02 April 2008

Guatemala agrees to law on access to public information


Guatemala agrees to law on access to public information

President Alvaro Colom signs Declaration of Chapultepec


GUATEMALA CITY, Guatemala (April 2, 2008)—Guatemala’s President Alvaro Colom last night added his signature to the Declaration of Chapultepec, and his government committed to enacting a law on access to public information, a bill for which is currently being debated in the National Congress.


Following a ceremony at the end of a legislative forum held here by the Inter American Press Association (IAPA) President Colom declared, “Freedom of the press is fundamental for the truth to emerge, a basic value for us to continue growing as a nation.”


Referring to the IAPA-sponsored document that he signed Colom said, “All we leaders should have this Declaration hanging in our offices,” adding that his government “has an organization of information under way so as to make military archives and public finance records available.”


The signing ceremony, in which Congress Speaker Eduardo Meyer, national members of Congress, political leaders, news media executives and journalists took part, was given particular importance locally on the issue of press freedom, in contrast to what happened at the IAPA’s Midyear Meeting in Caracas earlier this week, which did not have the support of the Venezuelan government.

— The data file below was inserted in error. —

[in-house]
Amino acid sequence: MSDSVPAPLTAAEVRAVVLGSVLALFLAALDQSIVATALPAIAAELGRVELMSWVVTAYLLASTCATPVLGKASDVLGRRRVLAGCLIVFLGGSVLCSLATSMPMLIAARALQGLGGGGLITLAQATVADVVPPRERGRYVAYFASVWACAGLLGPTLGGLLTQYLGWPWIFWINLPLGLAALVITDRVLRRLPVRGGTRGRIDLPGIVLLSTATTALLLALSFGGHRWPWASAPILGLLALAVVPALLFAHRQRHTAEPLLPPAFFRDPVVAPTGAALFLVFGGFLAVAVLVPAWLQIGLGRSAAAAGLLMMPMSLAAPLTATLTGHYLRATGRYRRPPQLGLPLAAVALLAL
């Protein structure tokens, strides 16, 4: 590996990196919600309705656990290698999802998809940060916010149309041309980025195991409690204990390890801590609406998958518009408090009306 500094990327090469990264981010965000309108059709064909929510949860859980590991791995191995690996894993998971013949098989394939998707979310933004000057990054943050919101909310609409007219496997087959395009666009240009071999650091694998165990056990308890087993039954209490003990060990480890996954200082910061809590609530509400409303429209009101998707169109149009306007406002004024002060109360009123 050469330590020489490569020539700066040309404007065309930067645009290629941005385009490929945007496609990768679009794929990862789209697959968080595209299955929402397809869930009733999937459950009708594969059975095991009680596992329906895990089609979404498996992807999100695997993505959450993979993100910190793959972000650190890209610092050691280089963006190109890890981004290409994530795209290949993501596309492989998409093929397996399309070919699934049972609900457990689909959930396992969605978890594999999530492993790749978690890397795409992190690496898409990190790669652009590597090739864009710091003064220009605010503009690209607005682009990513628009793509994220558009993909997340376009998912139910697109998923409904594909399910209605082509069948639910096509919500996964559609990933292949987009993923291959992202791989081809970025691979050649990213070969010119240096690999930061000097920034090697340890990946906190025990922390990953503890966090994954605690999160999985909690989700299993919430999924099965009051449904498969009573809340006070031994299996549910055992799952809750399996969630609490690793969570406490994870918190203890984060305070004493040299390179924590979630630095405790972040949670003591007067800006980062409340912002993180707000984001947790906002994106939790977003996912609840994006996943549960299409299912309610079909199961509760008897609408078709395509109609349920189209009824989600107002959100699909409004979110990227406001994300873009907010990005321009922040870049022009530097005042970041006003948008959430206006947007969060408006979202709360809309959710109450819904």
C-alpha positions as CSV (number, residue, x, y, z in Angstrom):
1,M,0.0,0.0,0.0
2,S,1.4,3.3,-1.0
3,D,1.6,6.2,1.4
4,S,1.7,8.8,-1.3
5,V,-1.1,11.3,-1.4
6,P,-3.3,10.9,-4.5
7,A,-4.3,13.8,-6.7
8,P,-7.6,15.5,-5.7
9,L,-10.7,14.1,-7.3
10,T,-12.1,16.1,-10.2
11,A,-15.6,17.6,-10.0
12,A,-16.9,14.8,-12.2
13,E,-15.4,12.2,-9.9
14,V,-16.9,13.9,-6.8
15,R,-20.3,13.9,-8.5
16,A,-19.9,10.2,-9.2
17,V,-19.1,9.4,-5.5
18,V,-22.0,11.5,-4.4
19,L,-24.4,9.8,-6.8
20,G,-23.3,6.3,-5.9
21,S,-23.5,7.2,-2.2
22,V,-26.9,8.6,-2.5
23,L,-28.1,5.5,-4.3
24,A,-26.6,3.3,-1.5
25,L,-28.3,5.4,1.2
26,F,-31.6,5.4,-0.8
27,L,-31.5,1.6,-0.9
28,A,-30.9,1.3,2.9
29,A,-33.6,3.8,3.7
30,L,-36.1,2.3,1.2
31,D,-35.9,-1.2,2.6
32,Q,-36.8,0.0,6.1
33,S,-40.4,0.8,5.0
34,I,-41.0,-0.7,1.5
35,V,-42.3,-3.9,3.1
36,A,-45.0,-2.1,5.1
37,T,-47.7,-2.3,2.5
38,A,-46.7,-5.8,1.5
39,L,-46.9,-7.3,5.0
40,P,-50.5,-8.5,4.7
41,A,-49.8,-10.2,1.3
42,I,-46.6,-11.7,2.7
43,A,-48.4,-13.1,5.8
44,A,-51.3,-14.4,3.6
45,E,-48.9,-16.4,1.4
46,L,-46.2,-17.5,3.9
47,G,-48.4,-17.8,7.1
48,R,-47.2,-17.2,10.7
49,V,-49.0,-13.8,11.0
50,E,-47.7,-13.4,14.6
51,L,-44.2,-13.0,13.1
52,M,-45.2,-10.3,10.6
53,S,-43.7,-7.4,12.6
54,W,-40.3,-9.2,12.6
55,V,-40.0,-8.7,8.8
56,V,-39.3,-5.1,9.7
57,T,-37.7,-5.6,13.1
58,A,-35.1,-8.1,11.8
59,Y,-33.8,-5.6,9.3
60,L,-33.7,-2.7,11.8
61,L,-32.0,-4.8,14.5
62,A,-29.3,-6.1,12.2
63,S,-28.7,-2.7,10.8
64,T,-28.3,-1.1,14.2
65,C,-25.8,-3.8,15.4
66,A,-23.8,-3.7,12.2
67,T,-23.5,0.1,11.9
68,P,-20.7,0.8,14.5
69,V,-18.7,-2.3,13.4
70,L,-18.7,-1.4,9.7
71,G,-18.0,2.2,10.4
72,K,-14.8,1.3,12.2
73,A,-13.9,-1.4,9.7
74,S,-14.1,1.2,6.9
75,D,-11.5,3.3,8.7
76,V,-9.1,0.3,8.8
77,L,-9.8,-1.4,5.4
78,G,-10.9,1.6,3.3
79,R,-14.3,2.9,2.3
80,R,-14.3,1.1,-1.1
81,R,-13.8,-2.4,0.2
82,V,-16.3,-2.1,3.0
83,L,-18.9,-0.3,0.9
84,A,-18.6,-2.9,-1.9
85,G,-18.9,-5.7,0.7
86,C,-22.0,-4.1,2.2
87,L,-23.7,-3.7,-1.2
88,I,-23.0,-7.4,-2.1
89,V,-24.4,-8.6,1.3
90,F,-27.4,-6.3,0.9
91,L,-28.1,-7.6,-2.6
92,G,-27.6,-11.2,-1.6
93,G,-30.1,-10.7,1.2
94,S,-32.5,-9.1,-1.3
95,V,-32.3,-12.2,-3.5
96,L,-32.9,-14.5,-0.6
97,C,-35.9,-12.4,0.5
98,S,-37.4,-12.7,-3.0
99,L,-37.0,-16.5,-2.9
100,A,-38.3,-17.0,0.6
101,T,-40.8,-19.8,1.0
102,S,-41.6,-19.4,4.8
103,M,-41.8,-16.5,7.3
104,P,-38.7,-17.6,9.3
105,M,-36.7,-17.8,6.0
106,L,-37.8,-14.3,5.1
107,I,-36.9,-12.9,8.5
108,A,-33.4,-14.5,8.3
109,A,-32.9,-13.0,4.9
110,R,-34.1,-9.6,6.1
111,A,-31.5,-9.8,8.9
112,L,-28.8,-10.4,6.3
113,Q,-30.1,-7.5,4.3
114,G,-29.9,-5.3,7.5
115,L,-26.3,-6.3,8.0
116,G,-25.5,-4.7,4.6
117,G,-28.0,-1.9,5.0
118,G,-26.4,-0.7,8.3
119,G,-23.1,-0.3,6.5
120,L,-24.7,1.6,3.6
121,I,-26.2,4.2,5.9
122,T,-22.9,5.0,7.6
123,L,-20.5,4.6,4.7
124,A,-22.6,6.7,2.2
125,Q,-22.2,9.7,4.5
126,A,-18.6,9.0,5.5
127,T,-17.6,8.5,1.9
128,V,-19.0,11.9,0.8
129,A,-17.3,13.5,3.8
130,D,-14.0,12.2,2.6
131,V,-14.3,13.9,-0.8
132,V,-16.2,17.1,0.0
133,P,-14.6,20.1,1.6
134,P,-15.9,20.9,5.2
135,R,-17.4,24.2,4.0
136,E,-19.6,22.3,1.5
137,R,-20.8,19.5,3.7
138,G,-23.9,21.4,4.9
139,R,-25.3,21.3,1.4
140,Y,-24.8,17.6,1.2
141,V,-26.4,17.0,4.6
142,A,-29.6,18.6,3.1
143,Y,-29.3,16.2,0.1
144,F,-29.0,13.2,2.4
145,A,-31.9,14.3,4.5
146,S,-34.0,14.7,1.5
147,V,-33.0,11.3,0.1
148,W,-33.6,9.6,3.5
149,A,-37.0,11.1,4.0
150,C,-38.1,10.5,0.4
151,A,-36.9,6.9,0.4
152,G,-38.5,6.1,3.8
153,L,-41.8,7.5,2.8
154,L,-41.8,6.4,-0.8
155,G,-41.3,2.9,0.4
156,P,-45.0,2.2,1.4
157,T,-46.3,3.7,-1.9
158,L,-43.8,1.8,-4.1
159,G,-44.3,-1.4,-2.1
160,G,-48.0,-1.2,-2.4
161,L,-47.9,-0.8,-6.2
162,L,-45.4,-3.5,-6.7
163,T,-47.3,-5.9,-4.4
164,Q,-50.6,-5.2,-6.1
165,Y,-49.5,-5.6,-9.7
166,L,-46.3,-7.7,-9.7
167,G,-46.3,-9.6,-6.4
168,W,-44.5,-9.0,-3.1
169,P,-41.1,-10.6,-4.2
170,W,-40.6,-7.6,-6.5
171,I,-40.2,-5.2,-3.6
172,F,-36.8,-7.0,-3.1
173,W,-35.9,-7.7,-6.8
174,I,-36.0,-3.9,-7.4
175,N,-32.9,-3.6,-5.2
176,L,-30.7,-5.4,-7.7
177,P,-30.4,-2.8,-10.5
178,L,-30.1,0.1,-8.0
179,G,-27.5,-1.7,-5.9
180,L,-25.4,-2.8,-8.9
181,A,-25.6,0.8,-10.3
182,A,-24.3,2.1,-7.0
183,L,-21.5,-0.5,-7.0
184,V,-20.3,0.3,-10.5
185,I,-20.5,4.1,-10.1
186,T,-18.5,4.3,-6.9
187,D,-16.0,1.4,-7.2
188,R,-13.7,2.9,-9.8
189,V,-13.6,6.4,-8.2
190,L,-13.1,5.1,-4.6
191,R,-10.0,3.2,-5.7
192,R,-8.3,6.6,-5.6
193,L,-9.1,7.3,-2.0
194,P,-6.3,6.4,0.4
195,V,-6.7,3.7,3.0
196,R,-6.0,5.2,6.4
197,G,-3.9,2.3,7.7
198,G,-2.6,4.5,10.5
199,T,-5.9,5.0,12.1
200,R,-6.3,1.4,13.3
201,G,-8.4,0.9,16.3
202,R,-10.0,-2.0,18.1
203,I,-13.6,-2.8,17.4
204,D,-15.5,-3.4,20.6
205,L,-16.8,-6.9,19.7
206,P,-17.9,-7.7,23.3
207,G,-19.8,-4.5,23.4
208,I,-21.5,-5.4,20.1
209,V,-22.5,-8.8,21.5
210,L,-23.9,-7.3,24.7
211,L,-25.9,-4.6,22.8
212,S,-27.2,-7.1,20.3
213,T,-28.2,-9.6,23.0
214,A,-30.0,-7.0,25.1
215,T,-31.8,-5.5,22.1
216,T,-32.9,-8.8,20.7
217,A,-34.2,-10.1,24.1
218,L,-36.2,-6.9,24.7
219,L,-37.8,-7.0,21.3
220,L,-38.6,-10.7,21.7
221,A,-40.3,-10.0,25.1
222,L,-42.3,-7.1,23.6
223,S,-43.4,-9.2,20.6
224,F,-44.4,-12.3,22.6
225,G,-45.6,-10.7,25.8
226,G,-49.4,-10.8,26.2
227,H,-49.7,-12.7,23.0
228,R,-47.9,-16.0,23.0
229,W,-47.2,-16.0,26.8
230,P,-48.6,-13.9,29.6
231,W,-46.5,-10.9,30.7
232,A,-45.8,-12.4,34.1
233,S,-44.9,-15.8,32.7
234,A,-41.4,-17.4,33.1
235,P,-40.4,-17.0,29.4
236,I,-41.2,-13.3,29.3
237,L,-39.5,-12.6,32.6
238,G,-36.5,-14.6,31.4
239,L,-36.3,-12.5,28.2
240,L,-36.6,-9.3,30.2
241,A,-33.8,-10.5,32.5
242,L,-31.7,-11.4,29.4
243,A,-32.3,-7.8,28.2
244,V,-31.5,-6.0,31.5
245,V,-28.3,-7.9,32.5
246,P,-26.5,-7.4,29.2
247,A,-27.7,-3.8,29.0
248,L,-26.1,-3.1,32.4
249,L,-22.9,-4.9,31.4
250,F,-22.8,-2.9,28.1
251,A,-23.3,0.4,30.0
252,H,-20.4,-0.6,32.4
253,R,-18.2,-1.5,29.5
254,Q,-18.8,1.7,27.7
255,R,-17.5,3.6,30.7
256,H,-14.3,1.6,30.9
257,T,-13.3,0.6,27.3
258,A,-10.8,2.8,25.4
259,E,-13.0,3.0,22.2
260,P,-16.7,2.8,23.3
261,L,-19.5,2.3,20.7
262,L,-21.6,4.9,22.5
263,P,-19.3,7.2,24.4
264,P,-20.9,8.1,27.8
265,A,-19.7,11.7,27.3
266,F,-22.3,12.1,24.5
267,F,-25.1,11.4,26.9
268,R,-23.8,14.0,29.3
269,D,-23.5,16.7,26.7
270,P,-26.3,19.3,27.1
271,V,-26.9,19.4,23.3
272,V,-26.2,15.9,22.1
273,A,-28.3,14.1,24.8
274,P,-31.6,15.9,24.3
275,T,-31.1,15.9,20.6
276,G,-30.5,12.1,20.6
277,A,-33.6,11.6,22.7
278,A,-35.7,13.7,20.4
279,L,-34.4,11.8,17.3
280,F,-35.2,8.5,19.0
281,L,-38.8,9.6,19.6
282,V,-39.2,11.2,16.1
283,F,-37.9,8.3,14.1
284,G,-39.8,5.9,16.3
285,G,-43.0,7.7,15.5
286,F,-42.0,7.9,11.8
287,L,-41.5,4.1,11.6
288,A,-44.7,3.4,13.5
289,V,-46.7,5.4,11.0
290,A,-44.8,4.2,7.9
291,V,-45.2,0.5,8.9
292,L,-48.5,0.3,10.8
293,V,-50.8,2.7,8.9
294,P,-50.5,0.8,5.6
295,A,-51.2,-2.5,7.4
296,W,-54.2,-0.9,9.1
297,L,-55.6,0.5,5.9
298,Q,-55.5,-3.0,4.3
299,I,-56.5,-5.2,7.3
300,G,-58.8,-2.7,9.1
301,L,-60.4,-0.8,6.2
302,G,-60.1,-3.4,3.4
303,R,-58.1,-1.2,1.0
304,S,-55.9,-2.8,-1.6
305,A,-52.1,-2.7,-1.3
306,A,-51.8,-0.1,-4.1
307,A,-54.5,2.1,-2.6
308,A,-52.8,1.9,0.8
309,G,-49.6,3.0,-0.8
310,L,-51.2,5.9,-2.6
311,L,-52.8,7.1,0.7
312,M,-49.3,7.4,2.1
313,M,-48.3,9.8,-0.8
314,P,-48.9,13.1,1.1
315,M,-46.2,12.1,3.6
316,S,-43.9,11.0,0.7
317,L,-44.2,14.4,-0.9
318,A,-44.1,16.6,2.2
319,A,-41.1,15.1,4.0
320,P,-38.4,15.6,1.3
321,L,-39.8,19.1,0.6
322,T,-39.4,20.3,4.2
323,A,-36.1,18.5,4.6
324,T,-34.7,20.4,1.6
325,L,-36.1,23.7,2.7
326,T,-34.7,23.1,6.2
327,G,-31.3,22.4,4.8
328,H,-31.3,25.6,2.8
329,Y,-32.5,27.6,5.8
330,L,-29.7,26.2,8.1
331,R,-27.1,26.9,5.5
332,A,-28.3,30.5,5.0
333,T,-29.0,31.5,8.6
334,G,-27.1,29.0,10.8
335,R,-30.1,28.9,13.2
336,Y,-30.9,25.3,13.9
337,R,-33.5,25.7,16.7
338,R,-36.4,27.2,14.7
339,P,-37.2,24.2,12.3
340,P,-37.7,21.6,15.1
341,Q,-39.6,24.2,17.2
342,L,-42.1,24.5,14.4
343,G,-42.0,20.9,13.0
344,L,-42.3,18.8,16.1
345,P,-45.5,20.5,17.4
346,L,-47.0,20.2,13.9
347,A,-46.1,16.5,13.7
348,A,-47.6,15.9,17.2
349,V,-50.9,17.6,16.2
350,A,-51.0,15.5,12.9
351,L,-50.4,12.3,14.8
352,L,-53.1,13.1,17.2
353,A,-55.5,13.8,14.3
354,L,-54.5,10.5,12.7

After the ceremony at an improvised press conference Rep. Eduardo Meyer confirmed the political will of the National Congress to pass a number of bills for a law on access to public records currently under debate. “It is of vital importance for the country that this law be enacted and we are committed to that,” he said, adding that it would be “just one step.”


IAPA President Earl Maucker, senior vice president and editor of the Sun-Sentinel, Fort Lauderdale, Florida, said, “President Colom’s signature is a reconfirmation by this country of the basic values of human rights and liberty.”


The chairman of the IAPA’s Committee on Freedom of the Press and Information, Gonzalo Marroquín, editor of the Guatemala City, Guatemala, newspaper Prensa Libre, declared, “A new, major step has been taken in my country for consolidation of the system in recognizing press freedom and free speech as a fundamental value of democracy.”


Colom is the third Guatemalan president to sign the Declaration of Chapultepec. The first was Ramiro de León Carpio in 1994, followed by Alfonso Portillo in 2002.


In working panel discussions during the legislative forum the IAPA made a series of recommendations that the organization regards as essential to be contained in any law on access to public information. Among them were the need for the government to mount a campaign to raise public awareness of the procedures the people need to follow, as well as the penalties that should be applied to officials who refuse to make records available.